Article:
Tuesday, November 18, 2014

Odor in The Water

It's hot outside and you've been working in the yard, mowing, weed eating and trimming shrubs and now it's time to take a break.  You go into the house and grab a glass from the cupboard go to the refrigerator and get some ice from the dispenser and then you go to the sink to get your water because you are thirsty and you don't want to wait for the water dispenser in the refrigerator.  You now have a full glass of ice water and you put it to your lips take a breathe and what is that horrible smell in you glass?  No one wants to have this happen or even worse yet you have a terrible rotten egg odor in you water and guests come over to smell this odor, how embarrassing would that be?

Here are a couple of things you can look for and some remedies for the problem.  If you live on a water well these are some things you can do;
1. If you have a bladder tank (the one with the valve stem in the top) you will want to turn off you pump and drain the tank.  Once the tank is drained then carefully shake the tank ensuring that you do not break your PVC pipes.  If you hear water sloshing around in the top part of the tank this is your problem.  What has happened is that you have gotten a small hole in your bladder and the water is going through the bladder and making contact with the metal and the outside part of the bladder thus causing the odor.  The remedy is to replace the tank.
2. If you have a galvanized tank (the one with the pressure guage in the side) you will also want to turn off your pump and drain the tank and then shake it.  If it is full of water then your tank is water logged or in the process of water logging.  The reason for the odor is because with this system when the pump comes on it is supposed to put about a 20 foot column of air in the tank and then comes the water.  The air and the water mix and the air oxidizes the sulphur or hydrogen sulfide in the water and knocks out the smell.  Remedy, find the problem.  It is usually the check valve, and the way to tell if it is the check valve is to pressure up the tank and then slowly remove the pressure relief valve on top of the well head, if water begins to shoot out then the check valve is bad and will need to be replaced.  The other two things could be the snifter (silver valve stem in the check valve or screwed into the PVC pipe)  Replace the snifter, it must be purchased from a water well company or supplier because the spring in it is not the same as a regular valve stem.  The third thing is that the bleeder valve in the drop pipe and it can only be checked by a water well company.  This usually does not go bad.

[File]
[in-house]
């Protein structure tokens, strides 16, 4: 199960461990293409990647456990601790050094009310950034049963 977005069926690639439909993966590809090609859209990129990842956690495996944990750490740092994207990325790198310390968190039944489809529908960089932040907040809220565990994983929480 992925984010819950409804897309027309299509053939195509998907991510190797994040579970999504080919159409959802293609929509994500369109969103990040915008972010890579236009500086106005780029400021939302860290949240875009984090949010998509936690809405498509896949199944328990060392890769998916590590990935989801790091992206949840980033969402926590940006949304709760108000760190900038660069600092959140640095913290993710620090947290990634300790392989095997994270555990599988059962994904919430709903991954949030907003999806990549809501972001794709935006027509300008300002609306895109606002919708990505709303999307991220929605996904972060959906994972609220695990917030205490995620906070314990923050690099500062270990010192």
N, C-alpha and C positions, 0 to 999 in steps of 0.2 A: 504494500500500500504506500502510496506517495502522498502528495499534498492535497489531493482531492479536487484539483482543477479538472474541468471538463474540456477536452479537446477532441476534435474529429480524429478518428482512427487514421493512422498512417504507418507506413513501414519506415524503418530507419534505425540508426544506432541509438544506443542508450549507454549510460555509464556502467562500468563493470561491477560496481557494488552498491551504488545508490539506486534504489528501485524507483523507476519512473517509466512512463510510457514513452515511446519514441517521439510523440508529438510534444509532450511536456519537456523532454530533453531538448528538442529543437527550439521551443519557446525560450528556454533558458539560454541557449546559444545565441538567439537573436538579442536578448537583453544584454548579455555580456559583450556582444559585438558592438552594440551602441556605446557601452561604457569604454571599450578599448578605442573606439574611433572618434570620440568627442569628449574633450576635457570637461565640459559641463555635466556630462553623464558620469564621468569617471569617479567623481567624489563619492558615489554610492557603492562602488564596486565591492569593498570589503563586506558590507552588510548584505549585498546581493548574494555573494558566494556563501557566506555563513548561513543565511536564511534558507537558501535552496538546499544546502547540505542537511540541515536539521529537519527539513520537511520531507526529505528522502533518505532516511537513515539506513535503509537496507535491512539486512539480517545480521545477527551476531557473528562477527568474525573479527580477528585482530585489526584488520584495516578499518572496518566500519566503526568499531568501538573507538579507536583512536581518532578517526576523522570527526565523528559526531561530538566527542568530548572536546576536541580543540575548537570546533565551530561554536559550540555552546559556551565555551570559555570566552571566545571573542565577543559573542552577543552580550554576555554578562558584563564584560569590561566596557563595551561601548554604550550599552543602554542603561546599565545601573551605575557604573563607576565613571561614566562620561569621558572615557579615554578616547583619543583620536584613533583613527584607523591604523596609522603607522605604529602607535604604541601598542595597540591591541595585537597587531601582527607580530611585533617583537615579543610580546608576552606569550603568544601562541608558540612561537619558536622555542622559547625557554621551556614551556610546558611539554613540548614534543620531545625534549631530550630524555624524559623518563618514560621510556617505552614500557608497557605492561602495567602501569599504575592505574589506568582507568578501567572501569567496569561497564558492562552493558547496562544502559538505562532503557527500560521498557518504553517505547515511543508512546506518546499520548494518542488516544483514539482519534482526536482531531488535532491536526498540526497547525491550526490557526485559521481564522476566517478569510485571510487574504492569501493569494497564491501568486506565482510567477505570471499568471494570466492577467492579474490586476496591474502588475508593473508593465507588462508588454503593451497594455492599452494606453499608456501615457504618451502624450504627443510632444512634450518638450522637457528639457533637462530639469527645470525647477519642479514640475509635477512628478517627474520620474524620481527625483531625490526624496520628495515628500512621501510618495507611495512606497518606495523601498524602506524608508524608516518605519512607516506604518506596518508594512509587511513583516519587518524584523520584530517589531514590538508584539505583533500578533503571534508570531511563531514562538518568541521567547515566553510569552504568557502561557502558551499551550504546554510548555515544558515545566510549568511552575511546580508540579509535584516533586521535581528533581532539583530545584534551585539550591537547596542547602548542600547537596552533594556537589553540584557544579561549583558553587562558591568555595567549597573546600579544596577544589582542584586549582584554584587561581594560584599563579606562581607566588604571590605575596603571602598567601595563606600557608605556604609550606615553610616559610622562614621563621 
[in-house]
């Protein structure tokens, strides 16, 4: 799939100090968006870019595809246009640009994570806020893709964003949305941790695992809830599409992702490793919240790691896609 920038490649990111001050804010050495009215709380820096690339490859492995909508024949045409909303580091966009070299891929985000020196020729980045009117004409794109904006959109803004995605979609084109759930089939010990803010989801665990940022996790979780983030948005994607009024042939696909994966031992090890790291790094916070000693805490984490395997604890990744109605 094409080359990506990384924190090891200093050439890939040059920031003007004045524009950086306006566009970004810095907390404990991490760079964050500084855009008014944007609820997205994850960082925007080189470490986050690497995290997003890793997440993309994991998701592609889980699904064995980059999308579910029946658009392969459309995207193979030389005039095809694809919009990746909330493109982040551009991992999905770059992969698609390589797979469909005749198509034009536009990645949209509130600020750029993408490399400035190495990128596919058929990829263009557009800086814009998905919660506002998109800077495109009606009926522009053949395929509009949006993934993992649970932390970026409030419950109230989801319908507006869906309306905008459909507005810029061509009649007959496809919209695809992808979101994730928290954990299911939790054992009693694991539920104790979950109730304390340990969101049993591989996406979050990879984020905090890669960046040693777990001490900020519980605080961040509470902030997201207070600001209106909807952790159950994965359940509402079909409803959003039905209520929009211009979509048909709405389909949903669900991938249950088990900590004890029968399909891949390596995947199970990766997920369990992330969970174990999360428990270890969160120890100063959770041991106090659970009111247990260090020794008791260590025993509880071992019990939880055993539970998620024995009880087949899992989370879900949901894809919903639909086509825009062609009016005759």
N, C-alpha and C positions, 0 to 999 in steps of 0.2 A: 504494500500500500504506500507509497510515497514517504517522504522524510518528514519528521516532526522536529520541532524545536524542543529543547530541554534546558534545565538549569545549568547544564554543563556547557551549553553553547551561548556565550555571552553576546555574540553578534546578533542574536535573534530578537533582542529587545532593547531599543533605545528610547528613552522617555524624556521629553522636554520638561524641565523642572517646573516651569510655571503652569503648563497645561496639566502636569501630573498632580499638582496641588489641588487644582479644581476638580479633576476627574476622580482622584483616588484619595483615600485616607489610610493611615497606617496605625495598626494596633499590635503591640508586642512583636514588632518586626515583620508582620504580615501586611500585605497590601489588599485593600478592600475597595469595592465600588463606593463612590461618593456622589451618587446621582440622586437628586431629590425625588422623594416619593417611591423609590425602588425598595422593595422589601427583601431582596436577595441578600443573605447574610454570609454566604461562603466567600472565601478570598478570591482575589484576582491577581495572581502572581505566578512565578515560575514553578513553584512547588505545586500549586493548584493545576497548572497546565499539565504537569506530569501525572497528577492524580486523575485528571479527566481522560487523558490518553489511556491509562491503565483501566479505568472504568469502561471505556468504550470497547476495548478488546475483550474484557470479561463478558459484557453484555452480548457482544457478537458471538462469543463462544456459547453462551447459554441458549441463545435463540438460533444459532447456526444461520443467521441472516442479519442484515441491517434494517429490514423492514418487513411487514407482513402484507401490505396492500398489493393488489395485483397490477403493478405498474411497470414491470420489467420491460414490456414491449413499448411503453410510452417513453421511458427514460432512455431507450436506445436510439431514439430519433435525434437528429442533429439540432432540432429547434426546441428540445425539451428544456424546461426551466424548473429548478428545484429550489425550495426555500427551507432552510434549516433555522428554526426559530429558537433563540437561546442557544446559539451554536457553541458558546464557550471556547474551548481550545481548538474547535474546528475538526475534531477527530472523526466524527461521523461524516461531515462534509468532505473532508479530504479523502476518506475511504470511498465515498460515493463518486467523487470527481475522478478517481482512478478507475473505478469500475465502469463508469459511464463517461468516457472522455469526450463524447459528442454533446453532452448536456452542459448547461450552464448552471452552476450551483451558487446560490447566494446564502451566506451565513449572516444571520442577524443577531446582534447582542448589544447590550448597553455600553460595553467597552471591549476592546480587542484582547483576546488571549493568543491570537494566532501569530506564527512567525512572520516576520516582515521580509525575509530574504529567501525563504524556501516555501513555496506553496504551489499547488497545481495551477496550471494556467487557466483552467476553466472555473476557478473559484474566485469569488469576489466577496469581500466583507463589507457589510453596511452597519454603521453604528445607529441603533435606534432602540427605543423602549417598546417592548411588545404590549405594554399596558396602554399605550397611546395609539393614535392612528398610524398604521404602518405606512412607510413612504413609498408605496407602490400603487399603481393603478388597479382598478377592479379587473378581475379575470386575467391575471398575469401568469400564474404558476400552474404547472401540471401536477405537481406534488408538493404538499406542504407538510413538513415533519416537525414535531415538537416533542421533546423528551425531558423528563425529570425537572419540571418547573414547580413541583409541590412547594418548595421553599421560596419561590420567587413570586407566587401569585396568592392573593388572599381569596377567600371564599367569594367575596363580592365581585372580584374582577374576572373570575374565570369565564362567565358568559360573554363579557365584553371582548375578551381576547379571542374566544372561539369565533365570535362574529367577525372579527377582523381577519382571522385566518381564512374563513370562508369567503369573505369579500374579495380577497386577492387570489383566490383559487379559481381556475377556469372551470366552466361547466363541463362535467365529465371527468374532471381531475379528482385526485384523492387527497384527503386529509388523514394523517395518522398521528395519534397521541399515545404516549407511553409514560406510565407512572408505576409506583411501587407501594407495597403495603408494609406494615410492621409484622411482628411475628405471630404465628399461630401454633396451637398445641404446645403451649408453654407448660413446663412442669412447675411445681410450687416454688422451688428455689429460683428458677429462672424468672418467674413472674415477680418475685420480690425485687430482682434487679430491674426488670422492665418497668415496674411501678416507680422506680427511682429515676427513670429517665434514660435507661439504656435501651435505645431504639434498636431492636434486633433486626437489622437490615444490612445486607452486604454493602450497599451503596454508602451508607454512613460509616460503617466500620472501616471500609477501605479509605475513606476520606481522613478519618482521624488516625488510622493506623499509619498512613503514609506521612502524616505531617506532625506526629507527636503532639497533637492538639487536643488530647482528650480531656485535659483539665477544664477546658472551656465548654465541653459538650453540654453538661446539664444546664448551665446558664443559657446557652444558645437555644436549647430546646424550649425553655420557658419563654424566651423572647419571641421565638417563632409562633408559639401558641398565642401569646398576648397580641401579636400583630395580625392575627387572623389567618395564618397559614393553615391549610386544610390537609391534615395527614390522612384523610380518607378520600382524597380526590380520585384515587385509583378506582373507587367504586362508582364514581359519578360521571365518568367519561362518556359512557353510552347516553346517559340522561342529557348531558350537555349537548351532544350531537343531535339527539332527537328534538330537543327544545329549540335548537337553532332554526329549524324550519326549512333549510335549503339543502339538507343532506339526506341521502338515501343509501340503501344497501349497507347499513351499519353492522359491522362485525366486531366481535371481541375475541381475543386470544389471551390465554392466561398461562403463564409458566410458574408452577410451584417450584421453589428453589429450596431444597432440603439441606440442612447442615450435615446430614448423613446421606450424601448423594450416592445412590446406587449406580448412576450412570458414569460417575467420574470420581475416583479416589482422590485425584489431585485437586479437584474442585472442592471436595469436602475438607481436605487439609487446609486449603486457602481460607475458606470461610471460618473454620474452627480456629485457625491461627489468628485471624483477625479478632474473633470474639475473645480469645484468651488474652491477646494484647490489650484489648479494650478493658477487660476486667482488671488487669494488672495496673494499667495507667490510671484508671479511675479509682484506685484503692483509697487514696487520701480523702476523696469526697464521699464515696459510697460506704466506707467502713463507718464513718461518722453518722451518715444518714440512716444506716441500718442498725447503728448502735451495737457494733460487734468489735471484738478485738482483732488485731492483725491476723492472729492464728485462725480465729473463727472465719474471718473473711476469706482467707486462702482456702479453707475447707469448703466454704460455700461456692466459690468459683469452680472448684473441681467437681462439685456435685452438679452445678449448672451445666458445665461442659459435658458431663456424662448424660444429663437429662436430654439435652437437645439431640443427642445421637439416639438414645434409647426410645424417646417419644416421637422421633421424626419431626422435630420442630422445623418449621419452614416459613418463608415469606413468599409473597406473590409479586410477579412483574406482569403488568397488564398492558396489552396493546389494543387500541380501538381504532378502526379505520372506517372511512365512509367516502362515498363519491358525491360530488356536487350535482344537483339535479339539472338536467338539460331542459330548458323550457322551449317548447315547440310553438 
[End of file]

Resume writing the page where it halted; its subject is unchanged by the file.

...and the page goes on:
3. If it is neither of the two above listed things then you either have hydrogen sulfide or iron bacteria in your well.  If you have iron then you will see red stains in your sinks and toilets and wherever you sprinklers hit your house.  If it is hydrogen sulfide you can look in the back of the toilet tank and if it is black then it is hydrogen sulfide.  The remedy is one of three things.  You can put about a cup or so of bleach down your well by removing the little black or blue square cap on the well head itself and pour the bleach down there. (Note do not use scented bleach) you will then want to chase the bleach with large amounts of water to ensure you have washed it off your pipes because bleach is caustic and will corrode the pipe and cause another problem.  This remedy will knock out both iron and hydrogen sulfide.  You can also buy filters for the two problems. If you buy an iron filter you will want to mix air with the water and then have a medium ( I suggest filter ag plus) to catch the iron. I suggest the Iron Breaker by either Fleck or Clack.  If it is hydrogen sulfide then you will want to use air to oxidize the hydrogen sulfide and use a catalytic carbon to catch the solids.  You can use an Iron Breaker as well but just change out the medium to catalytic carbon  Another filter that can be used is one that uses different types of filtration media to remove these contaminants.
Click here

Bladder Tank

Galvanized Tank

No comments:

Post a Comment